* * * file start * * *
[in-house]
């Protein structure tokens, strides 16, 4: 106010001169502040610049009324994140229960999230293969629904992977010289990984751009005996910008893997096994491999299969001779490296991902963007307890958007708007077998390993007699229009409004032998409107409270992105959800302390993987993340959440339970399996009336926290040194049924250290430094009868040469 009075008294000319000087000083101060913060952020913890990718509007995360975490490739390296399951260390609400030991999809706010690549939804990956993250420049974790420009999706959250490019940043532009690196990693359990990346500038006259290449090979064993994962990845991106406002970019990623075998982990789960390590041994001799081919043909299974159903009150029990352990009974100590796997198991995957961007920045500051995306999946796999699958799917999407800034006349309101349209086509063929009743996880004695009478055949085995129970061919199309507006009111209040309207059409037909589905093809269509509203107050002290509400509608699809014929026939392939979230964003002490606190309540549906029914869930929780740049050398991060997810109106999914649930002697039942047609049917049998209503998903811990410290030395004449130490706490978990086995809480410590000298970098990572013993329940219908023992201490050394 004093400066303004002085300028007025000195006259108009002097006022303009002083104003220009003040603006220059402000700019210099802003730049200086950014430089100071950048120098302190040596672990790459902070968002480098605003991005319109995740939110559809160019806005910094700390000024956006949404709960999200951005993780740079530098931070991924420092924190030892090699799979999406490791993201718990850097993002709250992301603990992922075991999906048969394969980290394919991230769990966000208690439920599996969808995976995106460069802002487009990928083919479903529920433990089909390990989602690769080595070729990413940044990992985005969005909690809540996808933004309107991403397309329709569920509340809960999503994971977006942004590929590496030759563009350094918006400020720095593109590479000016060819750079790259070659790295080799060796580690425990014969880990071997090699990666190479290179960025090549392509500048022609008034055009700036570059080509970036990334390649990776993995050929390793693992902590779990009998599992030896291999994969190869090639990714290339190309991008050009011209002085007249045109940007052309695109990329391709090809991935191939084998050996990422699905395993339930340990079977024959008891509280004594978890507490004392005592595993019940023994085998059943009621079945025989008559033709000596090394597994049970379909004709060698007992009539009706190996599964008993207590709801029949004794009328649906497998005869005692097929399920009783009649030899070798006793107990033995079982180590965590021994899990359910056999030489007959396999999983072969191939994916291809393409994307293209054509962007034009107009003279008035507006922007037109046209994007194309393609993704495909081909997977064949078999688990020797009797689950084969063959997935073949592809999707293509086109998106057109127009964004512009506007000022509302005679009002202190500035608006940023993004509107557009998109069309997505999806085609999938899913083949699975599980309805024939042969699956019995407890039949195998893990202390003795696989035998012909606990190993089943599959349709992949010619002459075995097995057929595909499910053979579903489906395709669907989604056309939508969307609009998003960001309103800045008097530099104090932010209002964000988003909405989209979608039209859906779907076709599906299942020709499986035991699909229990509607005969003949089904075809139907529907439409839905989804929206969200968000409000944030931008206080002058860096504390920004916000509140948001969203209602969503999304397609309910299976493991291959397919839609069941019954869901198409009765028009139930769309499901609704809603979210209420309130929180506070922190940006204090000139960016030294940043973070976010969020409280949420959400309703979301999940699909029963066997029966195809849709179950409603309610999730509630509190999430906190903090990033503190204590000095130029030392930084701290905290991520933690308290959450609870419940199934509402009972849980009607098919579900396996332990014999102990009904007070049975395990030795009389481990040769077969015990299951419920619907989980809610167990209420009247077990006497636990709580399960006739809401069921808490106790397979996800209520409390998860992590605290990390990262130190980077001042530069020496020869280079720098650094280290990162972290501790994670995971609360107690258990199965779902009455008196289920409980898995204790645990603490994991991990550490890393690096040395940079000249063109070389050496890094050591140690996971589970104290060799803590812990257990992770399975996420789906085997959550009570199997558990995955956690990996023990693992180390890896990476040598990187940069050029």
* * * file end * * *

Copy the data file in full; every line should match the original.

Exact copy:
[in-house]
């Protein structure tokens, strides 16, 4: 106010001169502040610049009324994140229960999230293969629904992977010289990984751009005996910008893997096994491999299969001779490296991902963007307890958007708007077998390993007699229009409004032998409107409270992105959800302390993987993340959440339970399996009336926290040194049924250290430094009868040469 009075008294000319000087000083101060913060952020913890990718509007995360975490490739390296399951260390609400030991999809706010690549939804990956993250420049974790420009999706959250490019940043532009690196990693359990990346500038006259290449090979064993994962990845991106406002970019990623075998982990789960390590041994001799081919043909299974159903009150029990352990009974100590796997198991995957961007920045500051995306999946796999699958799917999407800034006349309101349209086509063929009743996880004695009478055949085995129970061919199309507006009111209040309207059409037909589905093809269509509203107050002290509400509608699809014929026939392939979230964003002490606190309540549906029914869930929780740049050398991060997810109106999914649930002697039942047609049917049998209503998903811990410290030395004449130490706490978990086995809480410590000298970098990572013993329940219908023992201490050394 004093400066303004002085300028007025000195006259108009002097006022303009002083104003220009003040603006220059402000700019210099802003730049200086950014430089100071950048120098302190040596672990790459902070968002480098605003991005319109995740939110559809160019806005910094700390000024956006949404709960999200951005993780740079530098931070991924420092924190030892090699799979999406490791993201718990850097993002709250992301603990992922075991999906048969394969980290394919991230769990966000208690439920599996969808995976995106460069802002487009990928083919479903529920433990089909390990989602690769080595070729990413940044990992985005969005909690809540996808933004309107991403397309329709569920509340809960999503994971977006942004590929590496030759563009350094918006400020720095593109590479000016060819750079790259070659790295080799060796580690425990014969880990071997090699990666190479290179960025090549392509500048022609008034055009700036570059080509970036990334390649990776993995050929390793693992902590779990009998599992030896291999994969190869090639990714290339190309991008050009011209002085007249045109940007052309695109990329391709090809991935191939084998050996990422699905395993339930340990079977024959008891509280004594978890507490004392005592595993019940023994085998059943009621079945025989008559033709000596090394597994049970379909004709060698007992009539009706190996599964008993207590709801029949004794009328649906497998005869005692097929399920009783009649030899070798006793107990033995079982180590965590021994899990359910056999030489007959396999999983072969191939994916291809393409994307293209054509962007034009107009003279008035507006922007037109046209994007194309393609993704495909081909997977064949078999688990020797009797689950084969063959997935073949592809999707293509086109998106057109127009964004512009506007000022509302005679009002202190500035608006940023993004509107557009998109069309997505999806085609999938899913083949699975599980309805024939042969699956019995407890039949195998893990202390003795696989035998012909606990190993089943599959349709992949010619002459075995097995057929595909499910053979579903489906395709669907989604056309939508969307609009998003960001309103800045008097530099104090932010209002964000988003909405989209979608039209859906779907076709599906299942020709499986035991699909229990509607005969003949089904075809139907529907439409839905989804929206969200968000409000944030931008206080002058860096504390920004916000509140948001969203209602969503999304397609309910299976493991291959397919839609069941019954869901198409009765028009139930769309499901609704809603979210209420309130929180506070922190940006204090000139960016030294940043973070976010969020409280949420959400309703979301999940699909029963066997029966195809849709179950409603309610999730509630509190999430906190903090990033503190204590000095130029030392930084701290905290991520933690308290959450609870419940199934509402009972849980009607098919579900396996332990014999102990009904007070049975395990030795009389481990040769077969015990299951419920619907989980809610167990209420009247077990006497636990709580399960006739809401069921808490106790397979996800209520409390998860992590605290990390990262130190980077001042530069020496020869280079720098650094280290990162972290501790994670995971609360107690258990199965779902009455008196289920409980898995204790645990603490994991991990550490890393690096040395940079000249063109070389050496890094050591140690996971589970104290060799803590812990257990992770399975996420789906085997959550009570199997558990995955956690990996023990693992180390890896990476040598990187940069050029």